Thirst for electricity threatens Australian targets

February 26, 2008 (Canberra Times) – Australia’s rapidly escalating electricity consumption remains the biggest risk to meeting its Kyoto treaty targets, a new Federal Government report warns. A Department of Climate Change analysis of national greenhouse emission trends estimates Australia’s emissions from electricity use will increase 59 per cent on 1990 levels by 2020.

Despite use of renewable energy doubling to 20 per cent of the national electricity mix by 2020, carbon dioxide emissions from coal-fired electricity are projected to rise from 1990 levels of 129 million tonnes a year to 204 million tonnes.

The report says Australia is currently on track to meet its Kyoto target of 108 per cent of 1990 emission levels, but warns strong growth in electricity demand remains the biggest risk to achieving this target.

Electricity demand is projected to “grow strongly” over the next two years, with carbon emissions reaching a peak of 207 million tonnes in 2009. By 2020, this should decline by 3 per cent to 200 million tonnes, as renewable energy provides 20 per cent of electricity generation.

The report estimates use of black coal to generate electricity will decline from 55 per cent in 2005 to 46 per cent in 2020. Brown coal’s share of generation will drop from 22 per cent to 18 per cent.

Federal Minister for Climate Change and Water Penny Wong said new projections in the report, 2007: Tracking to the Kyoto Target, showed the Rudd Government’s energy policies would trigger “much greater emissions reductions in the longer term” than were forecast under the Howard government.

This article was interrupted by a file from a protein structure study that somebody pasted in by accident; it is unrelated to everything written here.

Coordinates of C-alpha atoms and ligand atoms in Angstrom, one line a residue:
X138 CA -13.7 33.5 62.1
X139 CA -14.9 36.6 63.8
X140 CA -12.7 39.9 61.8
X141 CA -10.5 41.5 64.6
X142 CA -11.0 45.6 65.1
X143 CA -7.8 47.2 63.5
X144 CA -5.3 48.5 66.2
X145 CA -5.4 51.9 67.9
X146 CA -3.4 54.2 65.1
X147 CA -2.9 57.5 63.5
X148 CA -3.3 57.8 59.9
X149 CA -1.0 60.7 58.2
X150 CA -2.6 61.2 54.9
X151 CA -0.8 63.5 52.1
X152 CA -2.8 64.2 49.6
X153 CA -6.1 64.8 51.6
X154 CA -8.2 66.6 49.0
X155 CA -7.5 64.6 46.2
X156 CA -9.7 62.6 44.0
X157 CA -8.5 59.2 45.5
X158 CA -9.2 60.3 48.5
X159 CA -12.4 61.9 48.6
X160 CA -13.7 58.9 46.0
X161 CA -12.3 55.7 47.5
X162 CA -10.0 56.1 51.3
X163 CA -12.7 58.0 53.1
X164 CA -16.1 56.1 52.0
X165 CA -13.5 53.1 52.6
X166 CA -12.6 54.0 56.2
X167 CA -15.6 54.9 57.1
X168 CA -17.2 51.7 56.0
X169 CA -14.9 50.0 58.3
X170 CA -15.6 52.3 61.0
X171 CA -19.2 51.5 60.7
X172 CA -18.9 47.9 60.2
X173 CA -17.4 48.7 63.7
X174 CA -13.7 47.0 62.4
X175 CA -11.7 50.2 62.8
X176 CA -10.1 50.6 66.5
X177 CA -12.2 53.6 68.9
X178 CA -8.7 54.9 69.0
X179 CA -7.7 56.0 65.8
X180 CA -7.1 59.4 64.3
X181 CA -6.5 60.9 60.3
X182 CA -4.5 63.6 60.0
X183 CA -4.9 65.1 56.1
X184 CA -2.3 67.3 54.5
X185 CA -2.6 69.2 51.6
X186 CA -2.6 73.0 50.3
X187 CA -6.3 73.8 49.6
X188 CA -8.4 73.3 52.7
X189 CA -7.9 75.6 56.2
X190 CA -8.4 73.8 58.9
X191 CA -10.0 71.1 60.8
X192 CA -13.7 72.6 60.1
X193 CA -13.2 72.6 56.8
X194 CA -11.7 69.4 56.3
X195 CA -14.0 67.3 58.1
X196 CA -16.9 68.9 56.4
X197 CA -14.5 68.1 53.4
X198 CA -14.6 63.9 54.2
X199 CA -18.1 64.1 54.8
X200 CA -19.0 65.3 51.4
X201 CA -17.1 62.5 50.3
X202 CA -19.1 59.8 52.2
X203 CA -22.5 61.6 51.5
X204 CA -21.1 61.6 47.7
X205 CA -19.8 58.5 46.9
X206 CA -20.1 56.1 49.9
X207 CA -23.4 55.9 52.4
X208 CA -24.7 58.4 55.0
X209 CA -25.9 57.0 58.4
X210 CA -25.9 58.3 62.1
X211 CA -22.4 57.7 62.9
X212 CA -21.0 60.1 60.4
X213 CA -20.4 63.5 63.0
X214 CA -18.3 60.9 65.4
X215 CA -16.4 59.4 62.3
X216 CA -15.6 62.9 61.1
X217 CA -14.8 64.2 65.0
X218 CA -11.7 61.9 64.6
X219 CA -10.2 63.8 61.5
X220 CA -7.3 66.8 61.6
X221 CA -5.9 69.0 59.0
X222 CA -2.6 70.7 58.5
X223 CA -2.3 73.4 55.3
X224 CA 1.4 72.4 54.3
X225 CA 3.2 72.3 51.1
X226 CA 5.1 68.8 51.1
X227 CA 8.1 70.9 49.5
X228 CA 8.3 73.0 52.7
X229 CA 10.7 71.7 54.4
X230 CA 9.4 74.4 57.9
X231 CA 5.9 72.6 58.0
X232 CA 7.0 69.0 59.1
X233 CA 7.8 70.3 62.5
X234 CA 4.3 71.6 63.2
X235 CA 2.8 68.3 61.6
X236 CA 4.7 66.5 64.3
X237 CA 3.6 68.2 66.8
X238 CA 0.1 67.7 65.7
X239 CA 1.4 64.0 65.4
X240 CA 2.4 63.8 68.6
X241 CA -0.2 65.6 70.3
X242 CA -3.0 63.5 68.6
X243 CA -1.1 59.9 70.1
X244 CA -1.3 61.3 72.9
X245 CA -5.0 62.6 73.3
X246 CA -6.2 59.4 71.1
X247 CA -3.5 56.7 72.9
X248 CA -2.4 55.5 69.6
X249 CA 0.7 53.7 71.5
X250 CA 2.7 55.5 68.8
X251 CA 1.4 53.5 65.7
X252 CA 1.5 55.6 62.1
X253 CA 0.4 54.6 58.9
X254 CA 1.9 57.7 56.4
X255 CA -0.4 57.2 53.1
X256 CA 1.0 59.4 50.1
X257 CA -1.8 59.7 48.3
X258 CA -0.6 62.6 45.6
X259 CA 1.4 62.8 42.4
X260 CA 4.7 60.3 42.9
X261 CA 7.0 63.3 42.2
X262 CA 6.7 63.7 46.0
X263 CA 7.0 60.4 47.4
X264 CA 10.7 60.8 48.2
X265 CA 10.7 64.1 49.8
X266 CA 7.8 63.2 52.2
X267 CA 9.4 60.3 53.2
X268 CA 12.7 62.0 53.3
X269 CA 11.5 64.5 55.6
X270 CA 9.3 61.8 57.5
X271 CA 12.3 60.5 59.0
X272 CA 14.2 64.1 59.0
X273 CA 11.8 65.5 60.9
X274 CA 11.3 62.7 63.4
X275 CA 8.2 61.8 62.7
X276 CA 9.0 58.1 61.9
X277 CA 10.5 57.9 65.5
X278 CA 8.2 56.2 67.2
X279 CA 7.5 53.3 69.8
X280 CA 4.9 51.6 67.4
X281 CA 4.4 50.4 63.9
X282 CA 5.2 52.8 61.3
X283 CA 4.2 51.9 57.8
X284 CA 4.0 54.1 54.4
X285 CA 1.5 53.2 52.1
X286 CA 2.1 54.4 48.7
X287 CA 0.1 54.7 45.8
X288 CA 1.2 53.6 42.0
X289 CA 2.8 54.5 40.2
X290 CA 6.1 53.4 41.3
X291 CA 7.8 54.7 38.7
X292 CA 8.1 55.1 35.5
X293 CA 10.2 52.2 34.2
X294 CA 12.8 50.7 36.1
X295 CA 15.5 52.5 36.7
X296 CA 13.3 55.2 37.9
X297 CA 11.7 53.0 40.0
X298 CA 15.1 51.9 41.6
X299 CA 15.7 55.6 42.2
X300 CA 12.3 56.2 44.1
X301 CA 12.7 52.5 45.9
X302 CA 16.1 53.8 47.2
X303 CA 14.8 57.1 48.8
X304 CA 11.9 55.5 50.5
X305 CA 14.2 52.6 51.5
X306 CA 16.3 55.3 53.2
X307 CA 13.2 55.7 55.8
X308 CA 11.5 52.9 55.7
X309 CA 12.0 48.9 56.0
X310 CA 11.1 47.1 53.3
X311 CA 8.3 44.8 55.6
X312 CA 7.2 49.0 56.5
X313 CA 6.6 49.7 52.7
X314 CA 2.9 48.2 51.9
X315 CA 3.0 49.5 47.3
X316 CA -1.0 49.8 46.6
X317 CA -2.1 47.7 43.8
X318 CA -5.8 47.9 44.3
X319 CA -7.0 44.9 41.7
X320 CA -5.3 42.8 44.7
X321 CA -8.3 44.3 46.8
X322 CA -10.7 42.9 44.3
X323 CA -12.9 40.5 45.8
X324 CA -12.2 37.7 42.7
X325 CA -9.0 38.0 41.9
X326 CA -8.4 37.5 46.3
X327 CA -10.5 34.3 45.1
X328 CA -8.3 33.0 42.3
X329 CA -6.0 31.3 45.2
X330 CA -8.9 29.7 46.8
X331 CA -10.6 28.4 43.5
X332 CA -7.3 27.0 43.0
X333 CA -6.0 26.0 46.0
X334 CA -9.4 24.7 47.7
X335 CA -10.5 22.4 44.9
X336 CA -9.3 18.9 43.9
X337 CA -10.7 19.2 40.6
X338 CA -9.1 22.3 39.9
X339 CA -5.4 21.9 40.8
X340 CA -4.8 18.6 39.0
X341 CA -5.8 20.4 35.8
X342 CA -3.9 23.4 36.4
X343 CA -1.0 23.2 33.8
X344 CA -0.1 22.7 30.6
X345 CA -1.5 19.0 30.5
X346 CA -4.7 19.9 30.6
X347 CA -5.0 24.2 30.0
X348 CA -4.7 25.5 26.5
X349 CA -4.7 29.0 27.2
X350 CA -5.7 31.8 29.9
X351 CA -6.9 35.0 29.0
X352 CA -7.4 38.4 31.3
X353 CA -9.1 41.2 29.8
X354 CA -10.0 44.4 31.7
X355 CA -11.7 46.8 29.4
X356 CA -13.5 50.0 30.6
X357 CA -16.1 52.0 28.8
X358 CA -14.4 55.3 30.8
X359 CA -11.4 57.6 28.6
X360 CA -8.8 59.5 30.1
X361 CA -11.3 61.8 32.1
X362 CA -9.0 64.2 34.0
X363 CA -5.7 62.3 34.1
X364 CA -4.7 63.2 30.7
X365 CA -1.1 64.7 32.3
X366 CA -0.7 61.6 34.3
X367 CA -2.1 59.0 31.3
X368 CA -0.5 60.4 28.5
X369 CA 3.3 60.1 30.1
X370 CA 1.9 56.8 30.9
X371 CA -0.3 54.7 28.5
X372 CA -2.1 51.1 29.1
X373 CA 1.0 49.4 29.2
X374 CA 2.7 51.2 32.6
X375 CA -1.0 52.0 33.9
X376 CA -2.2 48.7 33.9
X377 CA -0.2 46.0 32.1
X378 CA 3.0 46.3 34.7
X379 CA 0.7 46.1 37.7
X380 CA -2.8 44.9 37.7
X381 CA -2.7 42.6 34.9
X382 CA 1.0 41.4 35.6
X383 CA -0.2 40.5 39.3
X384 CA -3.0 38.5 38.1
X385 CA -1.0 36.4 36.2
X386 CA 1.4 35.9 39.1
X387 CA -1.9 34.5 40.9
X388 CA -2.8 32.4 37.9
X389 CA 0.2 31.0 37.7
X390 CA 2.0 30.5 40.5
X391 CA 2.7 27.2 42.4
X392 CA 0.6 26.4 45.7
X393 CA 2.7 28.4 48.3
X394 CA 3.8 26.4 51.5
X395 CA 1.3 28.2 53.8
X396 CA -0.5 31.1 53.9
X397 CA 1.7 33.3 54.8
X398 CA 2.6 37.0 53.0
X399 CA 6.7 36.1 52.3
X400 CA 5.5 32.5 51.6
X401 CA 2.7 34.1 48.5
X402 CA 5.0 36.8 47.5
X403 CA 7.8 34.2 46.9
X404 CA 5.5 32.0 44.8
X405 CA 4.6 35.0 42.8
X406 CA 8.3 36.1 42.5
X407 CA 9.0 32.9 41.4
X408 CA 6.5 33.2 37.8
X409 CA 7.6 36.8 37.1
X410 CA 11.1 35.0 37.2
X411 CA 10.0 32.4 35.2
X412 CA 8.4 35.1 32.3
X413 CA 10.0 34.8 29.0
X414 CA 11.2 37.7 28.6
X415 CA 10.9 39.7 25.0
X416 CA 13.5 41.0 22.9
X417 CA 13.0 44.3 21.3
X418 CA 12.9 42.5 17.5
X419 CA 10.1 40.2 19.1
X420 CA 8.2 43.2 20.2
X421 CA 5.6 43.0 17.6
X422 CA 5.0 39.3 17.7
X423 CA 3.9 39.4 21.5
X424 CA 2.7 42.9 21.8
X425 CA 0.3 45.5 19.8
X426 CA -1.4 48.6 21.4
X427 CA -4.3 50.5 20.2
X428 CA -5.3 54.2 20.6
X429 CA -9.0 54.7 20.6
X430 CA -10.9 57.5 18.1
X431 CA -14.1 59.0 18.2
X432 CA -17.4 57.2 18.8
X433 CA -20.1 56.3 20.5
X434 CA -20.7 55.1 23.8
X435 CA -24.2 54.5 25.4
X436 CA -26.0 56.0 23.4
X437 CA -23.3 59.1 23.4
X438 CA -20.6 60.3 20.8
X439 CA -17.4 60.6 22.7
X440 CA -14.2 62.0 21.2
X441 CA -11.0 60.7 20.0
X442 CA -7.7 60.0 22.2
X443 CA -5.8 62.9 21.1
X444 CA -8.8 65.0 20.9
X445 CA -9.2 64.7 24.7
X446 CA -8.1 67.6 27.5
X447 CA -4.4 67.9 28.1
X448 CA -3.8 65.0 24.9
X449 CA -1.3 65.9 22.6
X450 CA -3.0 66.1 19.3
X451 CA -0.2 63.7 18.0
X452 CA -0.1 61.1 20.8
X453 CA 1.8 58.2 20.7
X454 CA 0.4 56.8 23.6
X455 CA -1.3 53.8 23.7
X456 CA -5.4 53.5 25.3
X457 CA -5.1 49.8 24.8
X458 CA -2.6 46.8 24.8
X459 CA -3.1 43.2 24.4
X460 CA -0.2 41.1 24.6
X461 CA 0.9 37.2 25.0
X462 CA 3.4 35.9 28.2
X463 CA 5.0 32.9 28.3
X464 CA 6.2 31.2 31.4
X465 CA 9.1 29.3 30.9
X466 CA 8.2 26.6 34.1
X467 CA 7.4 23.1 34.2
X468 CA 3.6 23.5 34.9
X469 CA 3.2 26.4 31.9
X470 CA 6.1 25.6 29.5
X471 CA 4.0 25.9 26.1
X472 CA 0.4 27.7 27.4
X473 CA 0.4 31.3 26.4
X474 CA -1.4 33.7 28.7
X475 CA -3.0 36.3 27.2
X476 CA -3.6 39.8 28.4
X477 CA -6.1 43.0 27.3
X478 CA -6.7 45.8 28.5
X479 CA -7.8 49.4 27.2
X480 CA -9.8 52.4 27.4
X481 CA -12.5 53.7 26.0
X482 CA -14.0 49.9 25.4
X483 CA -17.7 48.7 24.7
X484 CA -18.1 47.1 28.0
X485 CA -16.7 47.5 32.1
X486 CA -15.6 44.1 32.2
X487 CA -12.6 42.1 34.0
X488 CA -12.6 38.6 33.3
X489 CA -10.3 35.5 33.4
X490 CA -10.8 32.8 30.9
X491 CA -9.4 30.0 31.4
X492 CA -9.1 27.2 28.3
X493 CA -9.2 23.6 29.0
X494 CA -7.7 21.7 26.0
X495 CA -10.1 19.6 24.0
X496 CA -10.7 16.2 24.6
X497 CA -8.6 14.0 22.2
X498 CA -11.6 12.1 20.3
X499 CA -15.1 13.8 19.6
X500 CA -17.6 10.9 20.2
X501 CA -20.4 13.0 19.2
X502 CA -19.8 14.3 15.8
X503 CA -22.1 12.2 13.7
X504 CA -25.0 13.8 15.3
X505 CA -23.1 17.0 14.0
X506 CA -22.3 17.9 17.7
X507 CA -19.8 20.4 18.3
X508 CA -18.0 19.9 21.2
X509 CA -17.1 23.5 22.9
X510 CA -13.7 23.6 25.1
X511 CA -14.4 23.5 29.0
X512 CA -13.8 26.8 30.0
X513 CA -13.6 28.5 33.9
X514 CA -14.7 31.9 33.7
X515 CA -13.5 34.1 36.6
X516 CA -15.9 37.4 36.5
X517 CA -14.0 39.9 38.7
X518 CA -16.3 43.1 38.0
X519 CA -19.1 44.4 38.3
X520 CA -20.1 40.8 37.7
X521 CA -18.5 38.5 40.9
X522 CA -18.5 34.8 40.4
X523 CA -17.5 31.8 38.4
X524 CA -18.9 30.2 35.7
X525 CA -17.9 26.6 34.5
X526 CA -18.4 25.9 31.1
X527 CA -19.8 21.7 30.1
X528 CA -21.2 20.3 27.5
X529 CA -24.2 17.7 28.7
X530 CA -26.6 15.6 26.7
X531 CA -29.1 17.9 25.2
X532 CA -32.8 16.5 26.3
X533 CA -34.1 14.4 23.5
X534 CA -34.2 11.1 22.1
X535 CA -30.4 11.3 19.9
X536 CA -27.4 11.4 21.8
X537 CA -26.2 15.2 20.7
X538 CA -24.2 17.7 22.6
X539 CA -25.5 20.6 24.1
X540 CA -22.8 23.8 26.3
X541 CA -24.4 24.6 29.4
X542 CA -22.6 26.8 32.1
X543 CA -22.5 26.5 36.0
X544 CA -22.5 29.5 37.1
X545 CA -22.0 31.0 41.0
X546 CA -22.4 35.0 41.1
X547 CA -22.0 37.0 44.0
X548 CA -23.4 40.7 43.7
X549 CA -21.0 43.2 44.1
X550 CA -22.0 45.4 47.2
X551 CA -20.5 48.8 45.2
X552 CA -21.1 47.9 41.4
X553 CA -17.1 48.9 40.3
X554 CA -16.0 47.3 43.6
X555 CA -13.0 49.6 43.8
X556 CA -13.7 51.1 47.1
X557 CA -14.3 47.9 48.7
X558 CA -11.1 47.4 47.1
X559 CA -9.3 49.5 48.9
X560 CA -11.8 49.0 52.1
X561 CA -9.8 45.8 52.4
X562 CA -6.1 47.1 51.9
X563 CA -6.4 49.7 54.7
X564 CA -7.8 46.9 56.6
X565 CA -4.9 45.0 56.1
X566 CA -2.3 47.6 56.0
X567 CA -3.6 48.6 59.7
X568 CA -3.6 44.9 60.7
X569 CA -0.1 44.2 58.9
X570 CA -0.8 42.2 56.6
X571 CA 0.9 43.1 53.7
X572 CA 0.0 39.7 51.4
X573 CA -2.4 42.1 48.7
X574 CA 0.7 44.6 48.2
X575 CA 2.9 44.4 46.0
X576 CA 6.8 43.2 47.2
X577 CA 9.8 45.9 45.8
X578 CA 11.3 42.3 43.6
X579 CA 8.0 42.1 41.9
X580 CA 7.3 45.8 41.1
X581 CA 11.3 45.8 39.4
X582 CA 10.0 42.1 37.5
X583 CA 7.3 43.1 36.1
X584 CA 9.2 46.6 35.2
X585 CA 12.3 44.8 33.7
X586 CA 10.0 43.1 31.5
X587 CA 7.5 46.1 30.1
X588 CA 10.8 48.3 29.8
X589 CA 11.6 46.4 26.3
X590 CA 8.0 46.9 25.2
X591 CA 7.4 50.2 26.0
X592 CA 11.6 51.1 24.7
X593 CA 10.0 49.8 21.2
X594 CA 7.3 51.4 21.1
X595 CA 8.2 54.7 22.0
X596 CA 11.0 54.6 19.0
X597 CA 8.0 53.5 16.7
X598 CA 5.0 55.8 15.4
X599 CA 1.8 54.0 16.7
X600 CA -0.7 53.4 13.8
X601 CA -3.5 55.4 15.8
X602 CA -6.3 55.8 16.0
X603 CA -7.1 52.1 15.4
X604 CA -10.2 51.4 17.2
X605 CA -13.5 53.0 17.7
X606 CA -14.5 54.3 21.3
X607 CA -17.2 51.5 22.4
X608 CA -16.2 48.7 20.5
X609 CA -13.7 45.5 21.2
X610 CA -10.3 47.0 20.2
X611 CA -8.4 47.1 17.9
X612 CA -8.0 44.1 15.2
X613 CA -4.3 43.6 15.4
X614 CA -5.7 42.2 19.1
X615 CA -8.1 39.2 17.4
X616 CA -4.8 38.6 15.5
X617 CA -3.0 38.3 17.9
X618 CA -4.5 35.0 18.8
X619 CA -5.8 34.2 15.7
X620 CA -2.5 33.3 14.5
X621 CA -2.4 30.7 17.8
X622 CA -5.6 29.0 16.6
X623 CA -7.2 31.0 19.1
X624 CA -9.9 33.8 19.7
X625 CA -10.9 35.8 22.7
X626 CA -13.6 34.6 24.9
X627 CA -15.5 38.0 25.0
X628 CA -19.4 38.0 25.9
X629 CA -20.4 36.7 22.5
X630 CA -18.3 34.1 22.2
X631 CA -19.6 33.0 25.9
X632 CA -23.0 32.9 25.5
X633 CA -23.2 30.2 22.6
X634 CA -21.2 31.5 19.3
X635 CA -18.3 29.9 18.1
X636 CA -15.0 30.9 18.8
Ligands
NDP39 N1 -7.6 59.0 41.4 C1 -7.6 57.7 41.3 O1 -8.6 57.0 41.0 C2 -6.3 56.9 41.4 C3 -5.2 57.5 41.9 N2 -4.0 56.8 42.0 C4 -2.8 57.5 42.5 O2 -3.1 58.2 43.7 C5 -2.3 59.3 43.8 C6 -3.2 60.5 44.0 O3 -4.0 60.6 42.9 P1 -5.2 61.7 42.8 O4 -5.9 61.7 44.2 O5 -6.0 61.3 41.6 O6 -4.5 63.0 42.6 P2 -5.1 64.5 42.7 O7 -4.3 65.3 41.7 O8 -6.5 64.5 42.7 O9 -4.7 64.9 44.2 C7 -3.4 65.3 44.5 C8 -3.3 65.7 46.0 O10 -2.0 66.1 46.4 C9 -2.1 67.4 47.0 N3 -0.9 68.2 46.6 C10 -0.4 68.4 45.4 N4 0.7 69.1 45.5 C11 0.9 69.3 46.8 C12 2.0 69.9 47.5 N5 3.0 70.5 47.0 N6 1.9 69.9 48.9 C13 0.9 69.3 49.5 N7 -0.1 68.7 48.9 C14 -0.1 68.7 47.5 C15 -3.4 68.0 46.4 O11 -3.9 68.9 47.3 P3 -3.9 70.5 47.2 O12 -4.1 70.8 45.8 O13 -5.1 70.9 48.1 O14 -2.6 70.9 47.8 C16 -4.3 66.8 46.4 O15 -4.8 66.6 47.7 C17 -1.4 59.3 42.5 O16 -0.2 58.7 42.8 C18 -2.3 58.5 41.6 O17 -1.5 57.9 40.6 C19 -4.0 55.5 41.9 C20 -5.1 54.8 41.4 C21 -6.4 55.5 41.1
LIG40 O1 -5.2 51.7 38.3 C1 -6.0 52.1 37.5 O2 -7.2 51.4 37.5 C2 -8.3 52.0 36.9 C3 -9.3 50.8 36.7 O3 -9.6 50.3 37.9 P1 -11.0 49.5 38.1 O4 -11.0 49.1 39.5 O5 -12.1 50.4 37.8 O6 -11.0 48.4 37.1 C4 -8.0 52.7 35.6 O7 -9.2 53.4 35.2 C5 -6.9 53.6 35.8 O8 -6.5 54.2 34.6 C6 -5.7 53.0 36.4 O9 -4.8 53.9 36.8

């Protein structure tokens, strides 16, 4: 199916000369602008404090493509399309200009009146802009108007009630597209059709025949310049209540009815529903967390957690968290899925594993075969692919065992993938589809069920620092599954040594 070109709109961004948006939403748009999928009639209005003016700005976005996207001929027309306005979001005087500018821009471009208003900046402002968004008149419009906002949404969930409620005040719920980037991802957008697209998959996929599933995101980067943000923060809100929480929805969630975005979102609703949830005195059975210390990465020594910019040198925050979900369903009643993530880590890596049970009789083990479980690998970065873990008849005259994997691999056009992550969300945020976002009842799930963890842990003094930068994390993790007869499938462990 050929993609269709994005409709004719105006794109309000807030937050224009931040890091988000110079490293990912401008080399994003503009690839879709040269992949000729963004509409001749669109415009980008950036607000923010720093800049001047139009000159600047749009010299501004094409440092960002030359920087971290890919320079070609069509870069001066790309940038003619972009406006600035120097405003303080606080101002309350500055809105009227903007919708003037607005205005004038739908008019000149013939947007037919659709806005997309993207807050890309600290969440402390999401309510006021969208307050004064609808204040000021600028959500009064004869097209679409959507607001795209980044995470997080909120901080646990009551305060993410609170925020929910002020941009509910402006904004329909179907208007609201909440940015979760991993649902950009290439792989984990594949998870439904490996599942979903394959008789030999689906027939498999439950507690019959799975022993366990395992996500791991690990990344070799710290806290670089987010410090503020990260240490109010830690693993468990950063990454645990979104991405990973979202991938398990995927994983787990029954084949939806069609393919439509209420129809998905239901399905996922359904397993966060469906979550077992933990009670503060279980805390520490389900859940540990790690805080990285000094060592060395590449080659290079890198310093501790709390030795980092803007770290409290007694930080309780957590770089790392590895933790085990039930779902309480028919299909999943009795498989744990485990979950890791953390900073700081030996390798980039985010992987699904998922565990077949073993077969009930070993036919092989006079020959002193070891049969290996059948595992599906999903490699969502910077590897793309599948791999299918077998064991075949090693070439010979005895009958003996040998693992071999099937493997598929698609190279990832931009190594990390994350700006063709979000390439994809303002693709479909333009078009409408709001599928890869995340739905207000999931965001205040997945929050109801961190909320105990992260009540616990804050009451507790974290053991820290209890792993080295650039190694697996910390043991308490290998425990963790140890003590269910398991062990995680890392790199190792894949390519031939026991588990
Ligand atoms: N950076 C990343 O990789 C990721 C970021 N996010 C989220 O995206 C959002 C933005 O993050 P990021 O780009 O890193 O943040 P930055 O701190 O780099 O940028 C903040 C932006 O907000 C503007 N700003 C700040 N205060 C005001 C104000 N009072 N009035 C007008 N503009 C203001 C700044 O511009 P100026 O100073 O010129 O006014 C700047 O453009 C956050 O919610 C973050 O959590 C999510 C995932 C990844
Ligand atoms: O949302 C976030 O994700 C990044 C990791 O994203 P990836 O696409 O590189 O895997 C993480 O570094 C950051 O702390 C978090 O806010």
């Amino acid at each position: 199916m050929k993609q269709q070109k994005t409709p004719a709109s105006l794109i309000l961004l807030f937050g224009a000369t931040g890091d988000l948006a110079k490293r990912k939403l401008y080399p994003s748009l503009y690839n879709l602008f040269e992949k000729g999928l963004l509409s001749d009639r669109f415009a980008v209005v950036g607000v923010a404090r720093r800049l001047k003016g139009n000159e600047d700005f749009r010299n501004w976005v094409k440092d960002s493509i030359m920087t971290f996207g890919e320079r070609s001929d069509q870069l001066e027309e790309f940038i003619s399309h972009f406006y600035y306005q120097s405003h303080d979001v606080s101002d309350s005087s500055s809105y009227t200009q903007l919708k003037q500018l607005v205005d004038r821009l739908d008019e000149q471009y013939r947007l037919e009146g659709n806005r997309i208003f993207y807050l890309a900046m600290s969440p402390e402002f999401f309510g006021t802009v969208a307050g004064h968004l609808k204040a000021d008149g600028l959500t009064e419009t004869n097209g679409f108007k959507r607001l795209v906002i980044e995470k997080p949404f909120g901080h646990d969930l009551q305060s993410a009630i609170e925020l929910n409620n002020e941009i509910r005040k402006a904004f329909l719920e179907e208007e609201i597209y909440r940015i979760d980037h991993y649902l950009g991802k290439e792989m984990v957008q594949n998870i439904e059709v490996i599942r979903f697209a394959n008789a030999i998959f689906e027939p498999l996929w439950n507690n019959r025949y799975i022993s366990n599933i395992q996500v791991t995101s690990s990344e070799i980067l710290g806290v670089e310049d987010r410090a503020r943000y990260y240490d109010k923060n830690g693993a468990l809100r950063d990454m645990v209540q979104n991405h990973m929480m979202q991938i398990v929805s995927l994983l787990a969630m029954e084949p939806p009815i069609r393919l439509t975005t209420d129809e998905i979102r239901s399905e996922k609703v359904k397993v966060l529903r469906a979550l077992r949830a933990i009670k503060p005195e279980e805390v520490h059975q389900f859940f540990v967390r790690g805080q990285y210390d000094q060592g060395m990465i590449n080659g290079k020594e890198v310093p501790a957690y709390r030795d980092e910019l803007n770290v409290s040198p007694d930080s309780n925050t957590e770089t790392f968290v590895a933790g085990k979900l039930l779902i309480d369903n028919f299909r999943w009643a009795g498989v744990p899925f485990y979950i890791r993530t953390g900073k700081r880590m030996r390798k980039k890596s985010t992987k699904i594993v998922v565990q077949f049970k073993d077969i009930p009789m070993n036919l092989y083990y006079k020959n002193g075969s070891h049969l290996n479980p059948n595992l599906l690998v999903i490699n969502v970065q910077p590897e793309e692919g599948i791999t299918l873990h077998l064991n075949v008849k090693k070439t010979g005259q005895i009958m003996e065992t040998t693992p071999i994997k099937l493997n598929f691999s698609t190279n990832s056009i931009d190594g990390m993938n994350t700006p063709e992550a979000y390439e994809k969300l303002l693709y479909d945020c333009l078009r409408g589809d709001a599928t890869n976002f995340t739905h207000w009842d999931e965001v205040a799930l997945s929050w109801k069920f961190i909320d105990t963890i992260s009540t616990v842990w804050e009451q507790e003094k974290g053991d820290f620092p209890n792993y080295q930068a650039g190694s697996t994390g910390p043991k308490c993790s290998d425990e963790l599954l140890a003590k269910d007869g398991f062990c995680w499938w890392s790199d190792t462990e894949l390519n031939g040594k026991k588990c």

“The last report card, in 2006, had Australia tracking at 1 per cent over our Kyoto target. This analysis shows the Rudd Government has Australia right on target.”

She said the Government’s drive to ensure 20 per cent of Australia’s electricity supply was provided by renewable energy by 2020 would reduce emissions “by an extra four million tonnes annually”.

Australian Conservation Foundation climate change campaigner Tony Mohr said the report showed Australia “still has some way to go” in reducing greenhouse emissions.

“It’s fine that we’re still on track to meet our Kyoto target but the figures aren’t showing a big enough difference in emission levels to claim we’re really getting serious about climate change.”

The figures indicated fugitive emissions from coal mines and oil and gas exploration were projected to increase by roughly 80 per cent by 2020.

“That is a huge increase and shows we are still lagging far behind. There have been lots of trials and technologies to deal with fugitive emissions, but little follow through. We really must be striving for bigger changes.”

Australian Greens climate change spokesperson Senator Christine Milne said the report card showed an increased commitment to renewable energy could achieve significant cuts in emissions. It proved ” sensible, large-scale policies” and “bold programs to shift priorities from roads to rails, and to stop old growth logging, would see Australia’s emissions trajectory turn around and start heading downwards”.

The report estimates transport emissions will rise by 67 per cent above 1990 levels by 2020, with growth in urban road freight responsible for much of this.

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